David Freese, a fantasy darling from a year ago, failed to replicate his breakout season in both real-life and fantasy terms. On the diamond, he declined offensively and defensively and dropped from a four-win player in 2012 to roughly replacement-level in 2013. And more importantly for fantasy baseball purposes, he essentially took a face-first plunge into the ocean this year with an anchor firmly tied to his waist, as he was barely a top-30 option at third base.
When guys like D.J. LeMahieu, Mike Aviles and merely 350 plate appearances of Aramis Ramirez proved more valuable, it’s abundantly clear that the fantasy production was sub-par. What makes his disappointing performance sting even more for fantasy owners is that he was drafted (on average) ahead of guys like Kyle Seager, Pedro Alvarez, Manny Machado and Matt Carpenter.
Value is paramount in fantasy baseball, and while David Freese wasn’t the worst value of the season — hello, Starlin Castro, Matt Kemp and B.J. Upton — he certainly performed well below expectations this season. His power dropped, his average barely eclipsed .260 and his overall counting statistics were underwhelming. Fantasy owners thought they were getting a high-average third baseman with 20+ homer power, and they received a crappy average and nine home runs. Brutal.
So, let’s not only figure out what happened, but also attempt to determine what this disappointing 2013 season means for David Freese going forward. Because, realistically, if this was merely a blip on the radar, he could be an intriguing sleeper on draft day this upcoming spring.
Without making this too simplistic, Freese’s disappointing fantasy season can be pinpointed by two specific declines, ones that were already addressed in the previous paragraphs: his batting average and power. His batting average dropped 31 points from a year ago, and his BABIP correspondingly declined 32 points. The batted ball profile didn’t change, the walk and strikeout rates didn’t do much differently, and he actually made more contact with the baseball in 2013. Thus, I’m willing to ascribe much of his decline in batting average from .293 to .262 to a simple BABIP drop.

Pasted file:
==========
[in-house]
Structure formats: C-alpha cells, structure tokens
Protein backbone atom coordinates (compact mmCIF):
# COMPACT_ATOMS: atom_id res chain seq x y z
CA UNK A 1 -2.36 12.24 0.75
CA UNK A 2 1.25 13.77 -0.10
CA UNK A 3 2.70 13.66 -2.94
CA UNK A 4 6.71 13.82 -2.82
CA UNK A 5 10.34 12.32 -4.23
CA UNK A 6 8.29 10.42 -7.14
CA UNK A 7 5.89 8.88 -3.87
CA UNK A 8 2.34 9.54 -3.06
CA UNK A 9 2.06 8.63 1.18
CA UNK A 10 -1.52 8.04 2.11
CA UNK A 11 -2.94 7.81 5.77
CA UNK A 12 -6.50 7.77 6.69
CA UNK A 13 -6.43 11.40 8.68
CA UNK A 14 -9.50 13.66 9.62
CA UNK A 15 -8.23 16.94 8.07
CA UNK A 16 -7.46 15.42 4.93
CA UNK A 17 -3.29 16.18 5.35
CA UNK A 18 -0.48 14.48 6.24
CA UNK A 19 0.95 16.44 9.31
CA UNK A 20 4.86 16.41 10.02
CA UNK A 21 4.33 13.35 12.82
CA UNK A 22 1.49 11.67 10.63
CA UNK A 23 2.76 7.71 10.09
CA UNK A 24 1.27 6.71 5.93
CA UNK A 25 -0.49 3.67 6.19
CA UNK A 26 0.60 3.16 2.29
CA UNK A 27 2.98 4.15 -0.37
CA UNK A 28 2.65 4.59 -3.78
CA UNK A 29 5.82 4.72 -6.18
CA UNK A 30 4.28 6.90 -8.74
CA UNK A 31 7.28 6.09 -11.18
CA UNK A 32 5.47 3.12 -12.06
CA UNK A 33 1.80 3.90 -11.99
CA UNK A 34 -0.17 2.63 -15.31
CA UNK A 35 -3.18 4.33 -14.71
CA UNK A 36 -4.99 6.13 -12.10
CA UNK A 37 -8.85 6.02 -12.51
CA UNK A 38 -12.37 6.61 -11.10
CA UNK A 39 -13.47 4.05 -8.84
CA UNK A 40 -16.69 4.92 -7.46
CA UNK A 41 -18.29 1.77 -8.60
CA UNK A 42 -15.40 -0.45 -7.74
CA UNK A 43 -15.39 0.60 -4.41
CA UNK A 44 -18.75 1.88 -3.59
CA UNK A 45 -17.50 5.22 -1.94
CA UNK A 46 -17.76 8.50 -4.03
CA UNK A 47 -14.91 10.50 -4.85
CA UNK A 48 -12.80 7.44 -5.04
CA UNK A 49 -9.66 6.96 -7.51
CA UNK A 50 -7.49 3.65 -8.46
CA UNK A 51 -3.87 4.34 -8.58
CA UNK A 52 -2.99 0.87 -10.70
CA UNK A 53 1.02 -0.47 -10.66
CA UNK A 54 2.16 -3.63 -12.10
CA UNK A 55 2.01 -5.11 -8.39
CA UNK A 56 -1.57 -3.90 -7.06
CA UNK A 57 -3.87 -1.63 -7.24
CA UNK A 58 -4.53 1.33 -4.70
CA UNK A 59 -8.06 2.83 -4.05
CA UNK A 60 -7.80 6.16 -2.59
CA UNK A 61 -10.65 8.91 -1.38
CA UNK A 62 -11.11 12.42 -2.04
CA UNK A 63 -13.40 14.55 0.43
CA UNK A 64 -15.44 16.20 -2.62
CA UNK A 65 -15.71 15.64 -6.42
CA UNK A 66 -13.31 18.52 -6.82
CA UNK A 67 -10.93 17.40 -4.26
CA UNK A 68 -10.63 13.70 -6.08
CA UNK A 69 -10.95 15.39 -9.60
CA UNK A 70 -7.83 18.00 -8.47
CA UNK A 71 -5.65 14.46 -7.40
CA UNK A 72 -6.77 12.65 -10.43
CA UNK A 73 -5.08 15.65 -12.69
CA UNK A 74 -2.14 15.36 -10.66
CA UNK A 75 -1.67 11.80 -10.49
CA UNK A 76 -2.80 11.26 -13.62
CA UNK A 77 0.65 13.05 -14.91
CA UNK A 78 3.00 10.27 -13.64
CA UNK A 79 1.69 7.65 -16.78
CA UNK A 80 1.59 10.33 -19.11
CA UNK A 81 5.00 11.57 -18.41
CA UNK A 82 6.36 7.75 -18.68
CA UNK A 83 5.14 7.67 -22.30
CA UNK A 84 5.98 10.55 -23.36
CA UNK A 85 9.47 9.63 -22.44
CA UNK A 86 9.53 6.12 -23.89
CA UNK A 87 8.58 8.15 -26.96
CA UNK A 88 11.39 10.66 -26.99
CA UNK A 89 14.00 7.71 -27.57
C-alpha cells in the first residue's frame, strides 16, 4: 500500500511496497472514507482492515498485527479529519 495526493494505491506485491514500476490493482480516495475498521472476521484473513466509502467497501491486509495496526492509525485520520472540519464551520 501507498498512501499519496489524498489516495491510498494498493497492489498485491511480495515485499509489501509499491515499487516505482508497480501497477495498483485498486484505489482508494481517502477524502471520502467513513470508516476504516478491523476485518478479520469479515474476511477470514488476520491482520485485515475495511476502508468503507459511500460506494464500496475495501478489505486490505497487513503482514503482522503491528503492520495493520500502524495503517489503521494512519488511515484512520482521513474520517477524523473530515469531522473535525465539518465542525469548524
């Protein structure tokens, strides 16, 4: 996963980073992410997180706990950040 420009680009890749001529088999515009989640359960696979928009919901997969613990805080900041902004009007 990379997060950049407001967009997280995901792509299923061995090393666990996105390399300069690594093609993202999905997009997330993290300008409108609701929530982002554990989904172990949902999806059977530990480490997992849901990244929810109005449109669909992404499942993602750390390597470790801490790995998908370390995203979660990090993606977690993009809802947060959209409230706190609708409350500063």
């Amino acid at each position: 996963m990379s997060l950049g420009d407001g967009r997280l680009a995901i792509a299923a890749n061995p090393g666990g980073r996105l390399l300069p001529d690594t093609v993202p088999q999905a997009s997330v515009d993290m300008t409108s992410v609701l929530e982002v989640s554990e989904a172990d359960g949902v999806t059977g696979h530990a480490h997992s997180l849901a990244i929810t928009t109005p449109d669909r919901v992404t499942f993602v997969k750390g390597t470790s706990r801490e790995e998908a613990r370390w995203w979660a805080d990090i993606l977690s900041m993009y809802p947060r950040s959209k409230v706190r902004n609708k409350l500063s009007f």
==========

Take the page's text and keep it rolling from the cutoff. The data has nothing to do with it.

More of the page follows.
The problem, though, is his BABIP drop still resulted in an above-average .320 BABIP. The question then becomes, should we really feel comfortable banking on a batting average rebound that appears to be reliant upon a .350+ BABIP?
On one hand, Freese sustained a .350+ BABIP over his first two years in the majors, which was 930 plate appearances. He also possesses the kind of batted ball profile one would expect to result in a high BABIP — one which relies on line drives and ground balls, rather than fly balls. With that in mind, it’s perhaps too hasty to simply dismiss another .340 or .350 BABIP in 2014, as it certainly appears to be something that’s not unreasonable to expect.
A rebounding batting average, however, is not sufficient for the 30-year-old third baseman to become a must-draft commodity in standard leagues. He doesn’t offer any stolen bases and doesn’t bat high enough in the Cardinals’ batting order to be a consistent run or RBI threat. To be a productive fantasy third baseman, he must offer home-run power. More specifically, he must offer at least 15-20 home runs to be relevant in the power category.
As this graph illustrates, his ISO dropped below the league-average line this year.
That below-average ISO is significant because it’s a reflection of the limitations of his power potential because of his approach. His swing isn’t conducive to consistent power because the vast majority of his balls in play come on the ground. In fact, his GB/FB ratio was amongst the highest in the league this past season.
I included the number of home runs for each player to illustrate the fact that this ground-ball approach doesn’t regularly result in high power numbers. Furthermore, each of the players (aside from Parra) with double-digit homers on that list had a HR/FB% north of 10.0%, so a high portion of the rare fly balls hit have to go over the fence to result in the home run numbers that we desire from Freese — and the difficult part is he already had a HR/FB% above 10.0% and didn’t even reach double-digit homers.
That doesn’t seem to indicate a high likelihood of a 20-homer renaissance in 2014.
At third base in fantasy baseball, owners should covet power, and ground-ball hitters who must rely on HR/FB% to post acceptable power numbers should not be high on the draft board. Freese could be an option in deeper leagues for those who believe his batting average will bounce back in 2014, but again, he doesn’t appear a lock to provide lofty numbers in any other category. If his average rebounds and he hits 15 homers, he could be a fringe top-15 option — and if that’s what we’re talking about as the potential high-water mark, perhaps that says more than enough.